2nd Deep-Water Circulation Congress, 10-12 Sept. 2014, Ghent, Belgium
The Pianosa Contourite Depositional System (Corsica Trough, North Tyrrhenian Sea): stratigraphic evolution and possible role in slope instability
Elda Miramontes1, Antonio Cattaneo1,2, Gwenael Jouet1, Sebastien Garziglia1, Estelle Thereau1, Arnaud Gaillot1, Angelique Roubi1 and Mickael Rovere1
1 IFREMER, Gosciences Marines, Centre de Brest, BP70, 29280 Plouzan, France. email@example.com 2 Joint affiliation: CNR-ISMAR, v. Gobetti 101,40129 Bologna, Italy
Abstract: The Pianosa Contourite Depositional System (Corsica Trough, North Tyrrhenian Sea) results from the interaction of the Levantine Intermediate Water (LIW) with the Pianosa Ridge. Seismic reflection data and Calypso piston cores show cyclicity in drift morphology and migration, as well as in the lithology, that might be linked to sea-level changes. Major erosional seismic discontinuities in the contourite drifts correspond to coarser sediment and seem to influence the location of slide planes. Key words: contourite drifts, submarine landslides, Levantine Intermediate Water, Tyrrhenian Sea
The Levantine Intermediate Water (LIW) is formed in the eastern Mediterranean and enters in the Tyrrhenian through the Sicily Channel, being found in between 200 and 600-1000m in the Corsica Trough (Artale and Gasparini, 1990). The Corsica Trough, located between Corsica and the Tuscan shelf, connects the Tyrrhenian and Ligurian Seas through the Strait of Corsica with a maximum depth of 900m. The western part of the basin presents a gentle slope (2 to 3) and is dominated by the turbidity channel-lobe systems of the Golo basin. Our study area is located in Pianosa Ridge, a tectonic structure with a steeper slope (3.5 to 7.5) characterized by submarine landslides and contourites that limits the basin to the east. The Corsica Trough becomes shallower and narrower to the north. Therefore, bottom currents accelerate, especially in the eastern slope due to Coriolis effect, forming the depositional and erosional features of the Pianosa Contourite Depositional System. In the southern part of the study area mass transport deposits are larger and more abundant. Submarine landslides in the Pianosa Ridge do not correspond to a unique event, but are recurrent in time (Cattaneo et al., 2014).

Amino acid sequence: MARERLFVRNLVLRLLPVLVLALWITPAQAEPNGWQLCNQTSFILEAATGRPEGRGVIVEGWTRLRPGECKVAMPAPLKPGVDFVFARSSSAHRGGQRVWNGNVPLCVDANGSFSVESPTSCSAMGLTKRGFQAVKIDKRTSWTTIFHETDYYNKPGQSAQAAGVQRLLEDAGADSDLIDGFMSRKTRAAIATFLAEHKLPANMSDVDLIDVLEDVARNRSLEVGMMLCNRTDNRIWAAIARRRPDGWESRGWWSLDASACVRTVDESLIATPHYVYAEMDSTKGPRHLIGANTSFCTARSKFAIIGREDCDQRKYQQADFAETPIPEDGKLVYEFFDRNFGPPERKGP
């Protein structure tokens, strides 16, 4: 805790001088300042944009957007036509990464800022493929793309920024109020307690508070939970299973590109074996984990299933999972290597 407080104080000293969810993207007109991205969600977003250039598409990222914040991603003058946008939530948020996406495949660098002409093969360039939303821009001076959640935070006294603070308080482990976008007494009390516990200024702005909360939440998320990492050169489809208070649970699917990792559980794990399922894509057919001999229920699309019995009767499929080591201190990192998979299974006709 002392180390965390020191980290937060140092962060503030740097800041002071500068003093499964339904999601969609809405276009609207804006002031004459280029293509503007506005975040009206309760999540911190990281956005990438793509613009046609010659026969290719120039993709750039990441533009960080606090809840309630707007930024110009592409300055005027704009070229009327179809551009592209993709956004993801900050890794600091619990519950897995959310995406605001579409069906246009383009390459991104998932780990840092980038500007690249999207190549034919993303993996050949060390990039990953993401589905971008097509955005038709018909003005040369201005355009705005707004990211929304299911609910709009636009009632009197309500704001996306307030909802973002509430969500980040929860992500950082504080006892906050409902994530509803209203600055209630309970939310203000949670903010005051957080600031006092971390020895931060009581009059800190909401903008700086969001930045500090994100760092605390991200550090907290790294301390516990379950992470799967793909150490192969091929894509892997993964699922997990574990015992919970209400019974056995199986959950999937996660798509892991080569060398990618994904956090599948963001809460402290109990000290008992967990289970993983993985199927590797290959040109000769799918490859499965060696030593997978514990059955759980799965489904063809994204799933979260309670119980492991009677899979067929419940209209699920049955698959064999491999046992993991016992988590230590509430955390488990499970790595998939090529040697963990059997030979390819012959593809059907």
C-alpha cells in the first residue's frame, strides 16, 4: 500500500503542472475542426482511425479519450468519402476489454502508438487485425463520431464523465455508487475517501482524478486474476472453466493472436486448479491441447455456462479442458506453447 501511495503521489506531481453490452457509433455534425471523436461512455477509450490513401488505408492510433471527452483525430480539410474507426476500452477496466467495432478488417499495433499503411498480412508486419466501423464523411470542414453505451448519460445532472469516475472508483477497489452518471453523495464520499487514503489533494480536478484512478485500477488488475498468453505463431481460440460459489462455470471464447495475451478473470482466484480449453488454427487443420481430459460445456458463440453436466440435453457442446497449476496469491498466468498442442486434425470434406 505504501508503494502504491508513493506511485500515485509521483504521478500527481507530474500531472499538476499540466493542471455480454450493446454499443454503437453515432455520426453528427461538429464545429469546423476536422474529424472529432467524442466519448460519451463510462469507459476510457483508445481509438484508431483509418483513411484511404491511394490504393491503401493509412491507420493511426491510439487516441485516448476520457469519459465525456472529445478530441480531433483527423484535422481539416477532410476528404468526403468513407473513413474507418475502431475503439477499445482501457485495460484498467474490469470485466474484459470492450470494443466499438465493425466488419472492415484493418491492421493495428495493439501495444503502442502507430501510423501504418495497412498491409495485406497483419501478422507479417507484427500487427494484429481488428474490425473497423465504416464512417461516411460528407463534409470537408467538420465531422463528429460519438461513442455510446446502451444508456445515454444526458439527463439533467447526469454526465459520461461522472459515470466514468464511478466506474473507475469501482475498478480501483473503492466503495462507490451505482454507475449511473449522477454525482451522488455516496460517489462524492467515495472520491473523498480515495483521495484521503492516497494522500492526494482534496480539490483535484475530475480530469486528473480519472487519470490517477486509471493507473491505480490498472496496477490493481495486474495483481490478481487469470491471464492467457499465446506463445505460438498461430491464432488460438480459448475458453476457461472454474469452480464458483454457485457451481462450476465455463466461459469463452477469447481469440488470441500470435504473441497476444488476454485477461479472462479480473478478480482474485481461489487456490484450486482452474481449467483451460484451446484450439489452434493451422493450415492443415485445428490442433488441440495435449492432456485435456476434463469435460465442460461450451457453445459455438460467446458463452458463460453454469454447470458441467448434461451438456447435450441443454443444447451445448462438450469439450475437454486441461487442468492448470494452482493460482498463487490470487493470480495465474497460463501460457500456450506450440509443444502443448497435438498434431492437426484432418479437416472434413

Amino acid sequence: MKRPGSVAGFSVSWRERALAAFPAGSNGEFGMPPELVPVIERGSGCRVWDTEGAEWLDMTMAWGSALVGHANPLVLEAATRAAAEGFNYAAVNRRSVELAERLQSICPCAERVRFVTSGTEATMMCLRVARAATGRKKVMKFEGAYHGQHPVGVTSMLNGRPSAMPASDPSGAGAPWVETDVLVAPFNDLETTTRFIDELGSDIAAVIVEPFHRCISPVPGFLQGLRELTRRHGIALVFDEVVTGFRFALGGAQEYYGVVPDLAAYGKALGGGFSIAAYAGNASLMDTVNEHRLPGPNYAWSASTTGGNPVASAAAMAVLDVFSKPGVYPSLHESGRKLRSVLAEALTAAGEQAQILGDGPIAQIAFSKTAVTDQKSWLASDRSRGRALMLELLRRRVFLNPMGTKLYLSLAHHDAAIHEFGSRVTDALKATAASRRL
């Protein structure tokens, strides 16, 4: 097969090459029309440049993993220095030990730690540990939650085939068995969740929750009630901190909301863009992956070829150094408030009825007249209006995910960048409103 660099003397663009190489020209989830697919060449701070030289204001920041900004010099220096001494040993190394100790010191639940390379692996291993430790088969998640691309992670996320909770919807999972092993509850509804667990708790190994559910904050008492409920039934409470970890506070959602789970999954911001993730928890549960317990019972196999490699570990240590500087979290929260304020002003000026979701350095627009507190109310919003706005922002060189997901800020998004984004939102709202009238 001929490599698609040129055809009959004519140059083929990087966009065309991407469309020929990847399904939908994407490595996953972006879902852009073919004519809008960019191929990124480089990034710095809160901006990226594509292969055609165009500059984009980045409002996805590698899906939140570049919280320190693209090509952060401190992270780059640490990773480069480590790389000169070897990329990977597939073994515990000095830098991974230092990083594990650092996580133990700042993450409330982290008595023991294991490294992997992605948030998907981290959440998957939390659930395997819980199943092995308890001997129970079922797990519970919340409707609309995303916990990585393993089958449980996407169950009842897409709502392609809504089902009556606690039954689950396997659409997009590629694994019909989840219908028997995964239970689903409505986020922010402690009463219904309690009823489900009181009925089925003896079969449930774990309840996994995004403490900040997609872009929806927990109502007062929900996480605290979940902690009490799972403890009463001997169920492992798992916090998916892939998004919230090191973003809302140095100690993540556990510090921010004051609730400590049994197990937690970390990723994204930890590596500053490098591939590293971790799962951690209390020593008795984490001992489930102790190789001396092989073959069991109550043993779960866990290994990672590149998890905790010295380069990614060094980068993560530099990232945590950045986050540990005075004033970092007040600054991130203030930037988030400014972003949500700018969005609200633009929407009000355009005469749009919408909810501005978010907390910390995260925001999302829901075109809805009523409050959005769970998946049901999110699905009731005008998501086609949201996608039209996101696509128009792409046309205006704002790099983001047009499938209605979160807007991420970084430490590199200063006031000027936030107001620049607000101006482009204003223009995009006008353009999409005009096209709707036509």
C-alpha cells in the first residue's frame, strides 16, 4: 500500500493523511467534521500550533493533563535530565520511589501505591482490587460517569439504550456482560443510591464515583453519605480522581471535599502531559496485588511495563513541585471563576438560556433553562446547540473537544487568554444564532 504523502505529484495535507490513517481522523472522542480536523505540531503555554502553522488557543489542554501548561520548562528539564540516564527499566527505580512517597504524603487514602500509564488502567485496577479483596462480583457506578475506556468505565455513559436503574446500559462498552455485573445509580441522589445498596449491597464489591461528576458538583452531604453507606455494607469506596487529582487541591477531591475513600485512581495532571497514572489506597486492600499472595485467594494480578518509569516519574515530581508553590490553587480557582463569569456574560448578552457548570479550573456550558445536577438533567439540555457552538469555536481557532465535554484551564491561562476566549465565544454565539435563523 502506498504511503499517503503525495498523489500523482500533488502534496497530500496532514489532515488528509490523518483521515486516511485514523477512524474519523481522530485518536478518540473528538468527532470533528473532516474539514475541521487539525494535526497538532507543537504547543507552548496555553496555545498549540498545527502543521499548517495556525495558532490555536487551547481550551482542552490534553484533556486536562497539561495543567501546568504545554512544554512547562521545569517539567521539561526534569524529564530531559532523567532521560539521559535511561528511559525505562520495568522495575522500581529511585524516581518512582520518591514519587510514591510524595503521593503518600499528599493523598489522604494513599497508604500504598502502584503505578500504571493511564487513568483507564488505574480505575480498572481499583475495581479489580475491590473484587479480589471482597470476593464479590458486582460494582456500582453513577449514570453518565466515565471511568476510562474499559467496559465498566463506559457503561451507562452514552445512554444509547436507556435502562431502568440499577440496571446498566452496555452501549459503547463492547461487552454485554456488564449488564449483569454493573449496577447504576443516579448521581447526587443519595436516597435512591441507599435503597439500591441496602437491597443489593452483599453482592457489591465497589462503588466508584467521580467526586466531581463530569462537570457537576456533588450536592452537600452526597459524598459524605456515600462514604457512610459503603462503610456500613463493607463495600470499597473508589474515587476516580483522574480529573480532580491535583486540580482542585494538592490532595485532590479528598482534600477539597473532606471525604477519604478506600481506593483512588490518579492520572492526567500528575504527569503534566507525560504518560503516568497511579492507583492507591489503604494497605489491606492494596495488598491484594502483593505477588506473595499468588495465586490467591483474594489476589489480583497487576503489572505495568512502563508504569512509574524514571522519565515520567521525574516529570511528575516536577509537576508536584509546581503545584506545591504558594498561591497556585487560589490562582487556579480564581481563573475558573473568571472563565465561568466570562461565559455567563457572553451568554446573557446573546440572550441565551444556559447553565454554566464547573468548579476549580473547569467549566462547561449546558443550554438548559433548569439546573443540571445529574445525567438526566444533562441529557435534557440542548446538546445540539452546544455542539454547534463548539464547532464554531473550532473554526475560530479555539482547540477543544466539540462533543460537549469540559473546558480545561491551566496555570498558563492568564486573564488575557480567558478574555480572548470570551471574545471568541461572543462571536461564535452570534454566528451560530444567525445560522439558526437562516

DATA AND RESULTS
Multibeam bathymetry, High-Resolution-72 traces
(50-250Hz), Chirp (1800-5300Hz) seismic reflection profiles and Calypso piston cores were collected during cruises PRISME2 and PRISME3 in 2013. Gamma density, P-wave velocity and magnetic susceptibility of whole sections were measured with a Geotek Multi-Sensor Core logger (MSCL). X-ray fluorescence (XRF) was measured on split cores using an Avaatech XRF core scanner to obtain the bulk sediment semi-quantitative geochemistry.
The Pianosa Contourite Depositional System
extends from the Capraia Sill (43-00'N) to the southern part of the Pianosa Ridge (42-18'N) (Roveri, 2002). A small longitudinal mounded drift (2.3km wide) near
Scoglio d'Africa forms the southern limit of the system, from the available dataset. Slightly to the north, the slope is strongly modified by submarine landslides. However, recent small contourite drifts have been formed on the slide scar of the "Pianosa Slump" (Fig. 1). West of Pianosa Island the continental slope is narrower and the isobaths retreat towards the east. (Fig. 1). Two parallel mounded drifts develop following the contour of the bathymetry (Fig. 2). Their growth is stopped in the area of high erosion and/or lack of deposition that corresponds to the steepest part of the slope. North of the Pianosa Island, the slope becomes broader and gentler, allowing the development of contourites in two branches: one in the lower slope and another in the mid slope, forming multi-crested drifts. The shallower contourites in the northernmost part of the study area present a complex and repetitive upslope and downslope migration that causes the cannibalization of the older drifts by the new moats.